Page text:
Remote Leadership

How to Lead a Remote Team

5 min read
Lynsey May Sutherland
Lynsey Sutherland

With more and more organisations seeing the benefits of remote or hybrid working patterns, there’s never been a better time to check in on how effectively your leadership skills are translating to the new landscape.

Remote Team Leadership

From cutting down on commutes to making flexible working more attainable, working from home can be a big bonus for some employees. It does, however, also throw up some new challenges – especially when it comes to effective leadership. The old ways of staying connected need to be complemented by newer techniques – and leaders who are willing to commit to agile leadership are the ones most likely to succeed. According to McKinsey, 87% of employees who were given the chance to work flexibly would take it.

Staying productive and connected as a team is much more difficult in remote environments, but not impossible. 

What is remote leadership?

Remote leadership is a method of inspiring, encouraging and leading teams who may be primarily working from home or in remote locations. A remote leader is required to build a structure of communication patterns, technology, and ways of working for their remote staff. There are many differences when it comes to bringing teams together around a shared vision when not all located in the same place.

What is hybrid leadership?

Hybrid leadership is a way of managing, inspiring and guiding teams who are working both remotely and from a central office or location – usually with a couple of days a week in a shared office. It requires leaders to set up ways of working effectively both in person and remotely.

Challenges of managing remote teams

The biggest challenges around managing teams who work remotely are around building strong connections and relationships. In a physical workplace, there are lots of opportunities to meet, chat and share small moments. While each interaction may not be important on its own, they can come together to create a level of familiarity and understanding that is more difficult to replicate outside of a centralised workspace.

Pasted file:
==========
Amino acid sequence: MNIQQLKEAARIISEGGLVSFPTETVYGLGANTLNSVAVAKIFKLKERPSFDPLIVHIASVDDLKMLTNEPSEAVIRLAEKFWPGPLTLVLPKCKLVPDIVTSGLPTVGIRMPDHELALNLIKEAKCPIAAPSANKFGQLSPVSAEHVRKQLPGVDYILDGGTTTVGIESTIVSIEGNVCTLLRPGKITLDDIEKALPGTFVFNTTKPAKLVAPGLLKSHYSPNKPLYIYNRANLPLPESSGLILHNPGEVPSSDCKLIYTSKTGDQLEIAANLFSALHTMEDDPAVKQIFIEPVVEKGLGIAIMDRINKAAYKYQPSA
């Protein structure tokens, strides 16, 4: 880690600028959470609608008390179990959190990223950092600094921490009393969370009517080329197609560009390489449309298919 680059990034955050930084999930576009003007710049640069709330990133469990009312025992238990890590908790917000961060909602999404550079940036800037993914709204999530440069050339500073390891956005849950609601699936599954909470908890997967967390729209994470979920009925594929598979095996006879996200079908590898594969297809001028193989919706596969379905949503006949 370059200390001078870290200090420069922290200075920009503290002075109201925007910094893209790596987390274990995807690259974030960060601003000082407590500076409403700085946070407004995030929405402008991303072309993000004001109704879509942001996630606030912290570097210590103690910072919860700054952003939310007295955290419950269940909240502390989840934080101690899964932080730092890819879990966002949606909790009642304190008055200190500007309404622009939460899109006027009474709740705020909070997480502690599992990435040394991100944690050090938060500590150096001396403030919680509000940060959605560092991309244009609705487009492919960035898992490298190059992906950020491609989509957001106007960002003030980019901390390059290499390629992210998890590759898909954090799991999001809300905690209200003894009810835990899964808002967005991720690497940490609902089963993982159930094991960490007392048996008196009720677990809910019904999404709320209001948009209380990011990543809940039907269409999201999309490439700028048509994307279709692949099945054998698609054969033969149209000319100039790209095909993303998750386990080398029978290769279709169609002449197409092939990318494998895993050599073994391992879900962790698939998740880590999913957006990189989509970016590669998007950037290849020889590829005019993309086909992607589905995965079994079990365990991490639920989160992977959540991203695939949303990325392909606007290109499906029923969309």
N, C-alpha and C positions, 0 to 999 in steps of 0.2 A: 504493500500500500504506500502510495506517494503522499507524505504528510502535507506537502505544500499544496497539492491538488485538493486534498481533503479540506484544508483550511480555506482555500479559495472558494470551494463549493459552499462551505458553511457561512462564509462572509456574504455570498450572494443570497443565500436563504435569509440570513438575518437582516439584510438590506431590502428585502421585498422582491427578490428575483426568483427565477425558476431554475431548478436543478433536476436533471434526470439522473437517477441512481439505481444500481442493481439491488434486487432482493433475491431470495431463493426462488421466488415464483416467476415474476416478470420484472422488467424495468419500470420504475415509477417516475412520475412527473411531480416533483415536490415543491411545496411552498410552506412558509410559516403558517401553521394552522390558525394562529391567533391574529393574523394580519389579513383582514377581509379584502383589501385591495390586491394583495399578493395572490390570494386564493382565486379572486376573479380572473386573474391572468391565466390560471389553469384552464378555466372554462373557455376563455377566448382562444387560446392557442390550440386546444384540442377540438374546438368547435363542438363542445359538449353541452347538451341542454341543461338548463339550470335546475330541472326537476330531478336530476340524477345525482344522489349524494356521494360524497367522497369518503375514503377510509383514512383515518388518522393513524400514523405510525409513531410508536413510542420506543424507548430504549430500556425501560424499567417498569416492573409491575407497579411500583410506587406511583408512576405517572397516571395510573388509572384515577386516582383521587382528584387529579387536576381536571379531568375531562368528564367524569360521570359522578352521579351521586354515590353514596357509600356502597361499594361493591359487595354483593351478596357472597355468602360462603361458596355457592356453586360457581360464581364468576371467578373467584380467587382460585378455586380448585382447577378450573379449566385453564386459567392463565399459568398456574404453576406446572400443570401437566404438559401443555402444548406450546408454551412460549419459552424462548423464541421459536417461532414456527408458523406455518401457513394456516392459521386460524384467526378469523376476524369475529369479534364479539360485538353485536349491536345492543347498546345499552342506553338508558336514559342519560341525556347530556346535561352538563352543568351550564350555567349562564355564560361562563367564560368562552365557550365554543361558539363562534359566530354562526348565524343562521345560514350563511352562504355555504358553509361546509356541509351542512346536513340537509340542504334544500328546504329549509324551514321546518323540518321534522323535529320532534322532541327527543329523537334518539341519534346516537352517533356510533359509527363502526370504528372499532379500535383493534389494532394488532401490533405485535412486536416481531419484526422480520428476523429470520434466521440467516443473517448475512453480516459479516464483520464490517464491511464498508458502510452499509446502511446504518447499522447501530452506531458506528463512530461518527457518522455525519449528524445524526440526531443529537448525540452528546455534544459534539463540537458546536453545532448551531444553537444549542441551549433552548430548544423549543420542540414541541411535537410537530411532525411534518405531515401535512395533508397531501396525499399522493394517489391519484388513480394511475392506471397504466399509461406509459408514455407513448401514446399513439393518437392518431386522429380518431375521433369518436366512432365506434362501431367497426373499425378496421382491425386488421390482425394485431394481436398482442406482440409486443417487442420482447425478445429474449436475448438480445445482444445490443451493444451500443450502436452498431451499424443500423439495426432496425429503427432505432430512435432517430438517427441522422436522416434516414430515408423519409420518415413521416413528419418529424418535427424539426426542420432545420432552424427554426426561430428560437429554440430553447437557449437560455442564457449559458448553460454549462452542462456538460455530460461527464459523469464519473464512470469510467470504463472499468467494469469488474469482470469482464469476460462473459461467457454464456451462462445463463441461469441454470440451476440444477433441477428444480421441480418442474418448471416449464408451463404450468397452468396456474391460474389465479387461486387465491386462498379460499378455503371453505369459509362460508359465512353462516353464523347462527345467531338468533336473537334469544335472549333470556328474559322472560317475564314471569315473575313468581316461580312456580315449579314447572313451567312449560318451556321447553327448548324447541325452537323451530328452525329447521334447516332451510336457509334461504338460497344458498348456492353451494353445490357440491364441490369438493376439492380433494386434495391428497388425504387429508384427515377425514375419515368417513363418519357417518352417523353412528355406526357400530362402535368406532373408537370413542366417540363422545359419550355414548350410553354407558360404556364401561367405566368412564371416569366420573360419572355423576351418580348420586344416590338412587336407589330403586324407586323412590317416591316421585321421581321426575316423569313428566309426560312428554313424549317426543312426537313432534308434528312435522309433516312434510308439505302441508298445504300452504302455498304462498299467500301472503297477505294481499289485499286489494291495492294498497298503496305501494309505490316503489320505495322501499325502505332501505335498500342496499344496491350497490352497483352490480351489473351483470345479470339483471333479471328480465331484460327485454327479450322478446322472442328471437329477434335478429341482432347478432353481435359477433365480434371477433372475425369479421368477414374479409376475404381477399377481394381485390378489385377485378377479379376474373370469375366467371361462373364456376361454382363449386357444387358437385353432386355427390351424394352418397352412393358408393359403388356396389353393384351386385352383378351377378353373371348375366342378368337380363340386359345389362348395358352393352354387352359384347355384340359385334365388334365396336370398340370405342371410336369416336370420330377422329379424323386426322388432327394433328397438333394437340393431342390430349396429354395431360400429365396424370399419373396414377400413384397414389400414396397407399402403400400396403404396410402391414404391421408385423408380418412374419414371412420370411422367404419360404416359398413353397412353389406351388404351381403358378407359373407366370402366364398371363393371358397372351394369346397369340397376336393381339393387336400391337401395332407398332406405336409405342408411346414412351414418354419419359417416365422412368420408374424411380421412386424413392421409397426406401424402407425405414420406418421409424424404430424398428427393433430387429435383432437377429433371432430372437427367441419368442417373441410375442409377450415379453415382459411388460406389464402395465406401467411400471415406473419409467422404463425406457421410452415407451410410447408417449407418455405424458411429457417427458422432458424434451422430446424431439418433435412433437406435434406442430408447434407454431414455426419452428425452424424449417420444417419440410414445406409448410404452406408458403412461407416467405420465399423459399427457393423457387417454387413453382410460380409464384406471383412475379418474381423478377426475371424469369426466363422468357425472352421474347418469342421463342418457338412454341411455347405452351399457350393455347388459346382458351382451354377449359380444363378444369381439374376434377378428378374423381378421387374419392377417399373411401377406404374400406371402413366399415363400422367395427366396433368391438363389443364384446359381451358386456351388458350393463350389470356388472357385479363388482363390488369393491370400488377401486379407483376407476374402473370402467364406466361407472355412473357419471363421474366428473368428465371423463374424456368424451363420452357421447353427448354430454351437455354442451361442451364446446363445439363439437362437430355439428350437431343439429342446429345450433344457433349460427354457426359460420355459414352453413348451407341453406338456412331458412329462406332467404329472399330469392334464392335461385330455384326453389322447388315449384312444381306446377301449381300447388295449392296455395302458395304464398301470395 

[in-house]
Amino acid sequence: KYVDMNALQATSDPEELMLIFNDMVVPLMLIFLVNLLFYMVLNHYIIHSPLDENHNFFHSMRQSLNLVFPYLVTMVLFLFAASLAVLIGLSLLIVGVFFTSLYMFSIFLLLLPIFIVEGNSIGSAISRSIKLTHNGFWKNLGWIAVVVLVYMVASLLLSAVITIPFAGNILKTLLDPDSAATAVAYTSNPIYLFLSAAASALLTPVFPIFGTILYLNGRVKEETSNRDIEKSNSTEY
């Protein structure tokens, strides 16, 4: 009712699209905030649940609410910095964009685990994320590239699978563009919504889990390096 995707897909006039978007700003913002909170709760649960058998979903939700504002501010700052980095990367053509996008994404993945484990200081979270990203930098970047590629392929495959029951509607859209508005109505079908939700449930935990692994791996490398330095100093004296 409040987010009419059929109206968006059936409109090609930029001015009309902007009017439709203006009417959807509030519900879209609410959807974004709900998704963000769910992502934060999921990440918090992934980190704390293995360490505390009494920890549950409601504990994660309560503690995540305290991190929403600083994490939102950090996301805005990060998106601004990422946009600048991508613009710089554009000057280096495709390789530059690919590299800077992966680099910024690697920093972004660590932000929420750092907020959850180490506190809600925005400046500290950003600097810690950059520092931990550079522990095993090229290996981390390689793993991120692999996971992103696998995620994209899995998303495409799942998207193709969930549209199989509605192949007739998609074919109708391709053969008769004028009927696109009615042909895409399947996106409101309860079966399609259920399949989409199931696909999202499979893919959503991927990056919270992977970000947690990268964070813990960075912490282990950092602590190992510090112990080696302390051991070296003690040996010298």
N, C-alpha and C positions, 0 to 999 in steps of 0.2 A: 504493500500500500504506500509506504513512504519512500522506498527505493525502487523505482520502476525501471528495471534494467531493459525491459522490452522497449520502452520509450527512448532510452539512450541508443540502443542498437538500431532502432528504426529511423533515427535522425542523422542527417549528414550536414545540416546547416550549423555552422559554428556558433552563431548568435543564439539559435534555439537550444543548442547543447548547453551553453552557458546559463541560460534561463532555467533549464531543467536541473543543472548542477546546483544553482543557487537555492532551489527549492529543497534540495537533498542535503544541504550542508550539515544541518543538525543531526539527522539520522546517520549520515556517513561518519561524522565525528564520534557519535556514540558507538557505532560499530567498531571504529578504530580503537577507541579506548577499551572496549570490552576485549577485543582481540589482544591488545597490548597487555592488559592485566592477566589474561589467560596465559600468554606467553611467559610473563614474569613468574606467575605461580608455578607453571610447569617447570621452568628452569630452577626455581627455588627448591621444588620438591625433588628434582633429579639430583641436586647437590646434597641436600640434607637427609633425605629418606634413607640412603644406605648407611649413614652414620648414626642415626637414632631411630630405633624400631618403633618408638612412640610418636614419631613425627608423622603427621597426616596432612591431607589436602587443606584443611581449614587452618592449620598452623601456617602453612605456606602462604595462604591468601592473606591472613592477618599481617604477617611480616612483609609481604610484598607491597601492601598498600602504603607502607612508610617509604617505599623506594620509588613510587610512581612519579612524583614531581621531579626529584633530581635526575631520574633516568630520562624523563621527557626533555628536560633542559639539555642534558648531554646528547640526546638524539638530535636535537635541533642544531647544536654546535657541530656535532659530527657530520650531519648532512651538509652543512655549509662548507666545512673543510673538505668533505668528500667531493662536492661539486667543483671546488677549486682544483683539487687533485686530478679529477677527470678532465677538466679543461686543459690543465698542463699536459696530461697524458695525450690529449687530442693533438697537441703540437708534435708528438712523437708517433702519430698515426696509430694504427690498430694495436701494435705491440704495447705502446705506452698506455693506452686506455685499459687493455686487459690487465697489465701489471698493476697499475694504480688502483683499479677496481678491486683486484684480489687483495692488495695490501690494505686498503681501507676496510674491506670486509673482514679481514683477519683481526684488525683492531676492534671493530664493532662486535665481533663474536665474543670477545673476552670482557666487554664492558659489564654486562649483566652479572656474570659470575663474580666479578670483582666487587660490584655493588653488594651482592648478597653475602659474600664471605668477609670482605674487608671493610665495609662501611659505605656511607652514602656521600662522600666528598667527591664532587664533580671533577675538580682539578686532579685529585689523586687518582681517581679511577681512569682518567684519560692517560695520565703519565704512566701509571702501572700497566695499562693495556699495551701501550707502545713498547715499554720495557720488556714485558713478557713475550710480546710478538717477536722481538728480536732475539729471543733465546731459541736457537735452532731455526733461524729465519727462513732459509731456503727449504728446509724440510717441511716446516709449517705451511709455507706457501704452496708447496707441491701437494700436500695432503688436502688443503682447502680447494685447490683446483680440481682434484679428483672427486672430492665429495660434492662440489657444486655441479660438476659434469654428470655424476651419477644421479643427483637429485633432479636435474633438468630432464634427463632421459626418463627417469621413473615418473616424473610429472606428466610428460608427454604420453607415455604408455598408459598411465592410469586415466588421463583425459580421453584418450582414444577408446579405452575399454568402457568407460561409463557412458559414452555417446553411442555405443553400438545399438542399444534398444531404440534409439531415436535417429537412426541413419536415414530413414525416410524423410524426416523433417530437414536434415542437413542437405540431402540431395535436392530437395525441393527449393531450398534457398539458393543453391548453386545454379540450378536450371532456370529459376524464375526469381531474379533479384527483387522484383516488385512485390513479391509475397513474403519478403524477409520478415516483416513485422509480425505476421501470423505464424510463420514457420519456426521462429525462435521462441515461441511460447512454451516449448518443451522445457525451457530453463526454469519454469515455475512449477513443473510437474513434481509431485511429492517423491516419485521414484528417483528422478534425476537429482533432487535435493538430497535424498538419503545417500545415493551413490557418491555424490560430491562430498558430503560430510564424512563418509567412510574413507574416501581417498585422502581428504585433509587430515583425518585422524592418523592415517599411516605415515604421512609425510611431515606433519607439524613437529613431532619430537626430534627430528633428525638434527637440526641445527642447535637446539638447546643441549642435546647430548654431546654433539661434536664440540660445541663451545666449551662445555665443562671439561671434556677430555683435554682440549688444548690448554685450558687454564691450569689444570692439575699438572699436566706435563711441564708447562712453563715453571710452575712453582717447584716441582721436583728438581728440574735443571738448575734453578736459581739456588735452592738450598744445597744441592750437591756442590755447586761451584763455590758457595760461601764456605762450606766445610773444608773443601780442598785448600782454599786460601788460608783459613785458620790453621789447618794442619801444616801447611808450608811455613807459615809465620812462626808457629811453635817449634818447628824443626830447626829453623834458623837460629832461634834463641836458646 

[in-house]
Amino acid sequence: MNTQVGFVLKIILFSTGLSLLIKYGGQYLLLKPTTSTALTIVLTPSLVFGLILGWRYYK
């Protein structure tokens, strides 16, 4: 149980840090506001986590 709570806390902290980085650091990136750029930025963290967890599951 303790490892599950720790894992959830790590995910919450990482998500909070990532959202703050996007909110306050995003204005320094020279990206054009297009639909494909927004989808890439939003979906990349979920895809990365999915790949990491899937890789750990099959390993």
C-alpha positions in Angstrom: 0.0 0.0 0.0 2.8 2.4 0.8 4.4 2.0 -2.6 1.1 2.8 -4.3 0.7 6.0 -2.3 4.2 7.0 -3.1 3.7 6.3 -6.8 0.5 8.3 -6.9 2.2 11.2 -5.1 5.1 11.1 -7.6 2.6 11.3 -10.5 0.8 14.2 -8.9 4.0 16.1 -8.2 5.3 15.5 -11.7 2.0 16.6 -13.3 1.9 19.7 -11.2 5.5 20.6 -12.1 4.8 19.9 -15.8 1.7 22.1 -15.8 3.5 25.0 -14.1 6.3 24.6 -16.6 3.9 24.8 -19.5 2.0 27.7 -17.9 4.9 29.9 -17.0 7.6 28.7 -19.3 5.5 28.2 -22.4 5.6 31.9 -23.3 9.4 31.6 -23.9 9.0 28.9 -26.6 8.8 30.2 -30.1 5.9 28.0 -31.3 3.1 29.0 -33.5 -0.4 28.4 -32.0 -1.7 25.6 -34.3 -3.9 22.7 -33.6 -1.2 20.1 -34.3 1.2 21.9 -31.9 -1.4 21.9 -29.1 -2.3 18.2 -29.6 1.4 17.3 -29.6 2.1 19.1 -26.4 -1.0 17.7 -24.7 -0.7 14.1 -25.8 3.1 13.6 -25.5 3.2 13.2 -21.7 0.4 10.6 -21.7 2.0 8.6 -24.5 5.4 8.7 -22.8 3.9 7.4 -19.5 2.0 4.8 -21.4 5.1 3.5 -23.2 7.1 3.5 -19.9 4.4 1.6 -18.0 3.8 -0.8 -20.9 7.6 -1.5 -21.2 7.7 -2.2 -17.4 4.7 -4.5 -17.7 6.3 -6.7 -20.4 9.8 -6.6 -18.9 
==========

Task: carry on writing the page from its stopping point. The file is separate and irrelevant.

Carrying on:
Then there’s making sure that all of those people also feel connected to their team as well as appreciated for their efforts. According to research from GoodHire, 59% of workers worry about being excluded from important meetings when working remotely. 

Managing remote teams may seem like a lot to handle, but when you consider the fact that FlexJobs found that 84% of people felt that having a remote or hybrid job would make them a happier person, it all feels worthwhile. 

Qualities of effective remote and hybrid leaders

The most effective remote and hybrid leaders have one main quality in common: agility. Being able to reflect and react to a workplace that is constantly changing is a huge boon and can help you make sure you have the edge when it comes to successfully inspiring and managing remote teams. 

Five tips to manage remote/hybrid teams more effectively

Keeping your team on top of day-to-day tasks without losing sight of your main goals and values is always a balancing act – and that’s doubly true when you’re dealing with hybrid or remote teams. Here are five things you can do to stay on track.

1. Be committed to communicating